NEW YORK (Reuters Health)—In women with rheumatoid arthritis (RA), menopause is associated with both functional decline and an acceleration of that decline, according to a longitudinal study from the U.S.
However, several factors involving increased hormonal exposure were associated with less-severe functional decline in women with RA: ever having received hormonal replacement therapy (HRT), ever having been pregnant and longer length of reproductive life.
“The older a woman with RA is when reaching menopause, the less difference in disability is seen. But overall, when reaching menopause, there is a worsening in function, or increased disability,” corresponding author Dr. Kaleb Michaud, of the University of Nebraska Medical Center, tells Reuters Health by email.
“Clinicians have a lot to keep track of when treating patients with RA. [Although] there are associations of improved symptoms of RA during pregnancy and worsening during the postpartum period, there hasn’t been as much attention paid to the impact of menopause,” he adds.
Dr. Michaud and his colleagues conducted a nationwide observational study of women using data from the National Data Bank for Rheumatic Diseases. Every six months, participants completed a questionnaire, one component of which was the Health Assessment Questionnaire (HAQ), which measures functional status.
According to the Jan. 29 online report in Rheumatology, all 8,189 participants had received a diagnosis of RA before menopause. The study excluded women who had undergone hysterectomy, were currently pregnant, had menopause onset before age 40, or were over age 55 and had not reported a menstruation cessation date.1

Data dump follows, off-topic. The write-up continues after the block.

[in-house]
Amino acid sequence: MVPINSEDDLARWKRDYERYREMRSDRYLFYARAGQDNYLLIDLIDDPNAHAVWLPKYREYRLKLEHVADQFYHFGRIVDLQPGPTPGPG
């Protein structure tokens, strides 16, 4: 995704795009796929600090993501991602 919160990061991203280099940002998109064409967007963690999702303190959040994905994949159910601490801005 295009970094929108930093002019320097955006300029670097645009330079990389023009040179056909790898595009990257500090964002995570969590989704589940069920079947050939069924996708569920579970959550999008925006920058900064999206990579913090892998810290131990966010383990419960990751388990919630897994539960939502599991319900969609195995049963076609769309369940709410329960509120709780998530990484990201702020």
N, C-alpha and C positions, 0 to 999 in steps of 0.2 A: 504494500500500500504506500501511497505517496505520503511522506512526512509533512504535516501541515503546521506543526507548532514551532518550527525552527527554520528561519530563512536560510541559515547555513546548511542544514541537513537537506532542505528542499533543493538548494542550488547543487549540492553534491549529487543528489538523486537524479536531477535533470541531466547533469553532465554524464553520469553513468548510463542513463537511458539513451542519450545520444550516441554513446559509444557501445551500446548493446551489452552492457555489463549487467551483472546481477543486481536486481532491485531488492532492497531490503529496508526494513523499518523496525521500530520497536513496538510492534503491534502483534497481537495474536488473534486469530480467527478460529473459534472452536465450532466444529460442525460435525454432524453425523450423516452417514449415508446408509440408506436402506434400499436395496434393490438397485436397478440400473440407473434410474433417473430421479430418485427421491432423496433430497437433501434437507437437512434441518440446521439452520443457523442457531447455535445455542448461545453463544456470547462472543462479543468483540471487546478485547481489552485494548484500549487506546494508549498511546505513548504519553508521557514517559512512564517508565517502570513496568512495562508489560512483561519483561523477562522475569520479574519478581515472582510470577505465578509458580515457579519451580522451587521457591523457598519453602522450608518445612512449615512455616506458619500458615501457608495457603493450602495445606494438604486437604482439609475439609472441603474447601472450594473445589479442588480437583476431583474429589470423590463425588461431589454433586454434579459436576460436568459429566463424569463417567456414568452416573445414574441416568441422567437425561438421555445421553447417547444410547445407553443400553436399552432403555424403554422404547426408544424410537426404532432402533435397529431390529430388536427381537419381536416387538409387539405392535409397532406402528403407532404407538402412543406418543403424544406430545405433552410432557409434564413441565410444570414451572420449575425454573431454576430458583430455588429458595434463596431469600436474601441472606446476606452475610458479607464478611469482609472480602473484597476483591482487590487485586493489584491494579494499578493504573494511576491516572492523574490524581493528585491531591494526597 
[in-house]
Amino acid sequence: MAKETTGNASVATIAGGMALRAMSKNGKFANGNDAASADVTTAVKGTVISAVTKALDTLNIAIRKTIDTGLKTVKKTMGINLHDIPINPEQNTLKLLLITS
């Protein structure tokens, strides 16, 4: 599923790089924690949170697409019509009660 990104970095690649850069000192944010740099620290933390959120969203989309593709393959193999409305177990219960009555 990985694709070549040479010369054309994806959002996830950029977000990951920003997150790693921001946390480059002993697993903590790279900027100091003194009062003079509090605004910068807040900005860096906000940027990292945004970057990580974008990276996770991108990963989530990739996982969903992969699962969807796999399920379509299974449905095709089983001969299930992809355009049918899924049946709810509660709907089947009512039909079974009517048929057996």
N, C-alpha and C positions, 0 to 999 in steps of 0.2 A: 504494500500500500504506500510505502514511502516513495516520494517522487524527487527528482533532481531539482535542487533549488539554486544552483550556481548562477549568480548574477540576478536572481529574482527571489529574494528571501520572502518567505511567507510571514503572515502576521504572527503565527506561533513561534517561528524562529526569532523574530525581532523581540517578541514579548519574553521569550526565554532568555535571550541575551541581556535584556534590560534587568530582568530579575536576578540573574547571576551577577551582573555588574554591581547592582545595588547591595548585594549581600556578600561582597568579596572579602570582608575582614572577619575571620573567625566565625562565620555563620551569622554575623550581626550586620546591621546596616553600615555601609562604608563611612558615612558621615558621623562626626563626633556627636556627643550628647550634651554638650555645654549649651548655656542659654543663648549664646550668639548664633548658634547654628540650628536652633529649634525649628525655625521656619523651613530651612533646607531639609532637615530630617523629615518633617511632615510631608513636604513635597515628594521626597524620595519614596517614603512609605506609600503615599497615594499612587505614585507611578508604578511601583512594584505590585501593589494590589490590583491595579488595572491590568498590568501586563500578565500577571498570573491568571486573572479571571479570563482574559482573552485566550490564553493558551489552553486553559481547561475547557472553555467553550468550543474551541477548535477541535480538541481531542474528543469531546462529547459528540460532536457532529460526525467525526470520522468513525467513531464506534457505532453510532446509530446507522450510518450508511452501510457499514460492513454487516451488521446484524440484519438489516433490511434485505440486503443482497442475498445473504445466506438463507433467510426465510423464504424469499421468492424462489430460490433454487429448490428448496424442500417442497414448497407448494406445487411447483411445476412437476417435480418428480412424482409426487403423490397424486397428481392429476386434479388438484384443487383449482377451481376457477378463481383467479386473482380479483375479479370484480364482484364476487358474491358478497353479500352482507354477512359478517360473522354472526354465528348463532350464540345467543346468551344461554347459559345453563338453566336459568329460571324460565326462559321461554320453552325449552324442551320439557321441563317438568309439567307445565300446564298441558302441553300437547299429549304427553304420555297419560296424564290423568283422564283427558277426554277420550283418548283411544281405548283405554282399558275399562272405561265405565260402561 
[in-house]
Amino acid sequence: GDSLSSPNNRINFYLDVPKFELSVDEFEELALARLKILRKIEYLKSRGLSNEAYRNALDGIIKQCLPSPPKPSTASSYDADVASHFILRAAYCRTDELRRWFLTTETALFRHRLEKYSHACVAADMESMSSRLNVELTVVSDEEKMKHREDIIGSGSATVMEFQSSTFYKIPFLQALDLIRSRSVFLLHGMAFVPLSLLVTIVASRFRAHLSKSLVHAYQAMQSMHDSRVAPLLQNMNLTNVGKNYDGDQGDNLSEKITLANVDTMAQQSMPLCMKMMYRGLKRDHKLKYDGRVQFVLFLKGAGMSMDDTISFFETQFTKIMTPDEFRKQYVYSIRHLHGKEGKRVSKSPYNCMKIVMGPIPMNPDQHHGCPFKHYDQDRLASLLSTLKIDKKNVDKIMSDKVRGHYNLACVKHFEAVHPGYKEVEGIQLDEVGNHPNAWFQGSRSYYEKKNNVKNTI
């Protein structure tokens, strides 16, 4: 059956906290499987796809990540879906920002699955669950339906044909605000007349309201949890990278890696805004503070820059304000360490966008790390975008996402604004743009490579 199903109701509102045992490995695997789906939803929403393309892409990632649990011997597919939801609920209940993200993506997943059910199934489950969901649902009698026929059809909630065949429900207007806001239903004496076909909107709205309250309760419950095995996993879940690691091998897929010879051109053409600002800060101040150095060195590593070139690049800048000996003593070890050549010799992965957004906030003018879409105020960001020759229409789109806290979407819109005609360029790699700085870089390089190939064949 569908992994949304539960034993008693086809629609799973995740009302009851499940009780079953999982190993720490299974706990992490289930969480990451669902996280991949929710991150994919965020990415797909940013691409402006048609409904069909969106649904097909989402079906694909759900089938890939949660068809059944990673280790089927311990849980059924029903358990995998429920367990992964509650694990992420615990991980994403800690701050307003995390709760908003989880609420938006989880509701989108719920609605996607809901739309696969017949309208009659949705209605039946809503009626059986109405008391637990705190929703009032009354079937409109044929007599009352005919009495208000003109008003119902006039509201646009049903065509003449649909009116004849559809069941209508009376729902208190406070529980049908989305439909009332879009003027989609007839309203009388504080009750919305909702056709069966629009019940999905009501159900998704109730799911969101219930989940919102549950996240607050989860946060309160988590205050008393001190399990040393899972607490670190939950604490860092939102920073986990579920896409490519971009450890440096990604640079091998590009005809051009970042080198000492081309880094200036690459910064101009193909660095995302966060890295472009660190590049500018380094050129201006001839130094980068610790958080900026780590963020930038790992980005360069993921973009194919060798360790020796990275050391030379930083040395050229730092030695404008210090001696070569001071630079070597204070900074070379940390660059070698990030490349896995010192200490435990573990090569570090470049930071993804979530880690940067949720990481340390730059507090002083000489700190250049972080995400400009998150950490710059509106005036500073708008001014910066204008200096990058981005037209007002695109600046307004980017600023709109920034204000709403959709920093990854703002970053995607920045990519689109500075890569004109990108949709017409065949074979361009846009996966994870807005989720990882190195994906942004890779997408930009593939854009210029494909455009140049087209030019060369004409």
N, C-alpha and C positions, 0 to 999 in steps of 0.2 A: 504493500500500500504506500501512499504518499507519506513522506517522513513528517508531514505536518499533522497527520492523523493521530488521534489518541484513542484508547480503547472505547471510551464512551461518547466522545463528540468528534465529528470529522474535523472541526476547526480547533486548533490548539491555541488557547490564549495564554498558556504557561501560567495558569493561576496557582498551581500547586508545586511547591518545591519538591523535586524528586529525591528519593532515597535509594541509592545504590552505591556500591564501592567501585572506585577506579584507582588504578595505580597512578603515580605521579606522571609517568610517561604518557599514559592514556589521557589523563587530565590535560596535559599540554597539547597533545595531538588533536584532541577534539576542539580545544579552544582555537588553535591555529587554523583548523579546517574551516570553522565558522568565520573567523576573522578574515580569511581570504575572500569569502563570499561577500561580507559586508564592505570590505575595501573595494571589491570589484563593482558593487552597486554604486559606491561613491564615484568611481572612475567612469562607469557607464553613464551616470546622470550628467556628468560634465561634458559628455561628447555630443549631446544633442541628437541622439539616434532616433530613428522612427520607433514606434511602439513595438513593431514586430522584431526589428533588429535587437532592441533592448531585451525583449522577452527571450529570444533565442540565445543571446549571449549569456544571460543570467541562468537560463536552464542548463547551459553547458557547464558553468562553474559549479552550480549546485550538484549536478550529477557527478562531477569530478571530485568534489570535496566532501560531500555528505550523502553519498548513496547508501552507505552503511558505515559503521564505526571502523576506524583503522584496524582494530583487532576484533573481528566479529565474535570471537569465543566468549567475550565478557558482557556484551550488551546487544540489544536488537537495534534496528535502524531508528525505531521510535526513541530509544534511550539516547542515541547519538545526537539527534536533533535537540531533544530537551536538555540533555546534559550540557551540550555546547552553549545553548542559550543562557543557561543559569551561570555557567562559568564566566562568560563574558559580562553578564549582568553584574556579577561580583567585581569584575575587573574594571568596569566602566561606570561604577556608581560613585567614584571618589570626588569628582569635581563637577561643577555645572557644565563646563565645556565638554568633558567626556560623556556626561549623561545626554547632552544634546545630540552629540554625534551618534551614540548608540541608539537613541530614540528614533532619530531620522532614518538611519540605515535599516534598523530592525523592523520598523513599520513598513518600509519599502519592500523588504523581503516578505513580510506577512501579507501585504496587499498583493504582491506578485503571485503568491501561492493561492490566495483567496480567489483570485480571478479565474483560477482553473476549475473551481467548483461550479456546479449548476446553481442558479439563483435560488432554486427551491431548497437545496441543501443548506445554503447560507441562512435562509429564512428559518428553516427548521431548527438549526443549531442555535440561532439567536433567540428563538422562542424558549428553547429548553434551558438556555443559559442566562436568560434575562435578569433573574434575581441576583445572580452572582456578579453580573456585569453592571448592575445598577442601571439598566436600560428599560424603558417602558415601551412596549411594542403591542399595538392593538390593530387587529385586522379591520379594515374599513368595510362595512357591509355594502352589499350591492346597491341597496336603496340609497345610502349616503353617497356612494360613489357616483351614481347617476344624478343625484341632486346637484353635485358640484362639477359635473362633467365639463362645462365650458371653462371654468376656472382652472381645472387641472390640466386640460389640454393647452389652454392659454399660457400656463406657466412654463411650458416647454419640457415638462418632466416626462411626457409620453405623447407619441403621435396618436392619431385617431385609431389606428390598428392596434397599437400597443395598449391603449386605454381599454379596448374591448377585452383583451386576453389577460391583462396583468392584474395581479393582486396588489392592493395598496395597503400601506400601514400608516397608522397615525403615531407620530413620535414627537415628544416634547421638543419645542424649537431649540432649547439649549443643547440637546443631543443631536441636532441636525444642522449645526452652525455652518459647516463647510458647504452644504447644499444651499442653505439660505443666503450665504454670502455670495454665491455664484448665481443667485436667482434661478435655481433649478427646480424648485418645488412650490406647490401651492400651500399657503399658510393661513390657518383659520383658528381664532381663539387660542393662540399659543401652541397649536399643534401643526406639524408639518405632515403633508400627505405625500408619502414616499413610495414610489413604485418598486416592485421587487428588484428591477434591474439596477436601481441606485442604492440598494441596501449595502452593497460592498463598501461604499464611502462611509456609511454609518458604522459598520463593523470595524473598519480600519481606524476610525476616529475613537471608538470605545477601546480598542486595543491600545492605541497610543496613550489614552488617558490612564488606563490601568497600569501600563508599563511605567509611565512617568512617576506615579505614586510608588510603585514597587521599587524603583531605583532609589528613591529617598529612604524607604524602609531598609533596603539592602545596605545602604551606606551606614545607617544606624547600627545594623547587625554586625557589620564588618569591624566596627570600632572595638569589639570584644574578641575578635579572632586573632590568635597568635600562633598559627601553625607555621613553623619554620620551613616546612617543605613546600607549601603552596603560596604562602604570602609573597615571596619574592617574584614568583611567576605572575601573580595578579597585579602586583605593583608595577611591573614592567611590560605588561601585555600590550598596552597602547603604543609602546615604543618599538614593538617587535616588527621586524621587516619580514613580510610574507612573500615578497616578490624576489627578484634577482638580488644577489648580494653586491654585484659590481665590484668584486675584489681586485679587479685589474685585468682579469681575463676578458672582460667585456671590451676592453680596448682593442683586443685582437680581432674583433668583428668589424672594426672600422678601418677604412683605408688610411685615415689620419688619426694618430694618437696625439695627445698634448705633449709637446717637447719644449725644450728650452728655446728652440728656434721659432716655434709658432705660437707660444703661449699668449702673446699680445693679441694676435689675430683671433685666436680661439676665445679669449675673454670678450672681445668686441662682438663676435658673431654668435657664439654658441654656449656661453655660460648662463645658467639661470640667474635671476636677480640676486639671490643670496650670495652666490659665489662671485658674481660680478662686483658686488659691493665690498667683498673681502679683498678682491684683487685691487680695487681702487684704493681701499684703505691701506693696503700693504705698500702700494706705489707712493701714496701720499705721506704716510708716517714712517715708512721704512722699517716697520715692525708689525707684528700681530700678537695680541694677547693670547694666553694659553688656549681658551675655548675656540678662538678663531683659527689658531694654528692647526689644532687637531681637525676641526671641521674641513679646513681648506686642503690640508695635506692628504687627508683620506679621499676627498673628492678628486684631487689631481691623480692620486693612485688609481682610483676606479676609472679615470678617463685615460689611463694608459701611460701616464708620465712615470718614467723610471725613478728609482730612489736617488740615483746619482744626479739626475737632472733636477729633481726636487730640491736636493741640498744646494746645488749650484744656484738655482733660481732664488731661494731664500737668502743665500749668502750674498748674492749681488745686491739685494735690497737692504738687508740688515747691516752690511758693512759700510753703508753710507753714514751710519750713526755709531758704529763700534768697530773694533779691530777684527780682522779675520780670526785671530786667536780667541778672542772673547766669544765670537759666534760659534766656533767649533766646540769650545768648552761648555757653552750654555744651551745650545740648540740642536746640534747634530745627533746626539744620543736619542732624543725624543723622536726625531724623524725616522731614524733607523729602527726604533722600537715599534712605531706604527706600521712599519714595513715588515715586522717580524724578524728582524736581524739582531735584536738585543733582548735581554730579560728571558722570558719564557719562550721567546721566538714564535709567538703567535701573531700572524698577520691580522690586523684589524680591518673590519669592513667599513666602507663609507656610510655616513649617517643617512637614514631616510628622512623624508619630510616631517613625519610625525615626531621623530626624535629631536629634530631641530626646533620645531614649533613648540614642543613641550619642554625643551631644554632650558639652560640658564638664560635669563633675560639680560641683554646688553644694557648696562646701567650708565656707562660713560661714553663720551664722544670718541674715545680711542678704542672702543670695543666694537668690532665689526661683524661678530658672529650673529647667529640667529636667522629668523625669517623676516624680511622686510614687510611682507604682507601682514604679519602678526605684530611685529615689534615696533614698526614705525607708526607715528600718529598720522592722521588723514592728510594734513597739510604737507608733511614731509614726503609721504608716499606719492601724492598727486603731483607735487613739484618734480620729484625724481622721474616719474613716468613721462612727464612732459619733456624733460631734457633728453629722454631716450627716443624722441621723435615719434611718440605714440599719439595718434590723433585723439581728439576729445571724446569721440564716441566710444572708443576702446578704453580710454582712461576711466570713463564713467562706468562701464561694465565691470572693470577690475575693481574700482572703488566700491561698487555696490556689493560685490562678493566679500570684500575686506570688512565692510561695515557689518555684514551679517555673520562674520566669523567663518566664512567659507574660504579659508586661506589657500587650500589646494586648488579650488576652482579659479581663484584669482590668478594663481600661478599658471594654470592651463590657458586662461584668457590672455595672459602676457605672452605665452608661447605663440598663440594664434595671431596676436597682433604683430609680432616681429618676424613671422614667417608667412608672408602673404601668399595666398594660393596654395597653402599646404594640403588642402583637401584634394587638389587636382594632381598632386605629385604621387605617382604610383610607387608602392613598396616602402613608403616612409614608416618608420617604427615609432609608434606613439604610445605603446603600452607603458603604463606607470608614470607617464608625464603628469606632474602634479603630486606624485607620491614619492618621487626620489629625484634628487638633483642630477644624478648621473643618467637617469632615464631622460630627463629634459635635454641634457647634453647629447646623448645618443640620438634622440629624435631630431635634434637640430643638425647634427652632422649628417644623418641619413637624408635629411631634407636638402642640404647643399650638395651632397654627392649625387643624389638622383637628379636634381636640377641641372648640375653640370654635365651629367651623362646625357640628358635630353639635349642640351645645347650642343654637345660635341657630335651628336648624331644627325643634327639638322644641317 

At enrollment, 2,005 participants were premenopausal, 611 were in the midst of menopause, and 5,573 were postmenopausal.
HAQ scores showed higher functional status (i.e., less functional decline) in premenopausal than in postmenopausal women. Furthermore, the annual deterioration in HAQ scores was more rapid in postmenopausal women.
“Our results highlight the possible importance of this change in hormonal status on the activity of RA in women,” says Dr. Michaud, who is also co-director of the National Data Bank for Rheumatic Diseases.
Although the study’s findings don’t support treatment changes, including HRT, he says, they do serve as a reminder “of how this natural change can have important impact on RA activity.”
The authors acknowledge that participants in their study had, on average, a higher socioeconomic status than RA patients in the general population, and therefore, may have been more likely to adhere to their medical therapies.
Women have a much higher risk than men of developing RA, and it’s thought that female hormones may play a role in this higher risk, Dr. Scott Zashin, of the University of Texas Southwestern Medical School, Dallas, tells Reuters Health by email. He was not involved in the current study.
Although the study’s findings “will be of interest to the clinician, until further research is done, it is likely that the decision to prescribe estrogen replacement for women with RA will be based on other considerations,” he says. “Nonetheless, those women with RA who are on estrogen replacement will find it comforting to know that this treatment may help them over time with their activities of daily living and physical function.”
The study received no specific funding. One of the six coauthors receives grant funding from Pfizer and the Rheumatology Research Foundation.
- Mollard E, Pedro S, Chakravarty E, et al. The impact of menopause on functional status in women with rheumatoid arthritis. Rheumatology (Oxford). 2018 Jan 29. doi: 10.1093/rheumatology/kex526. [Epub ahead of print]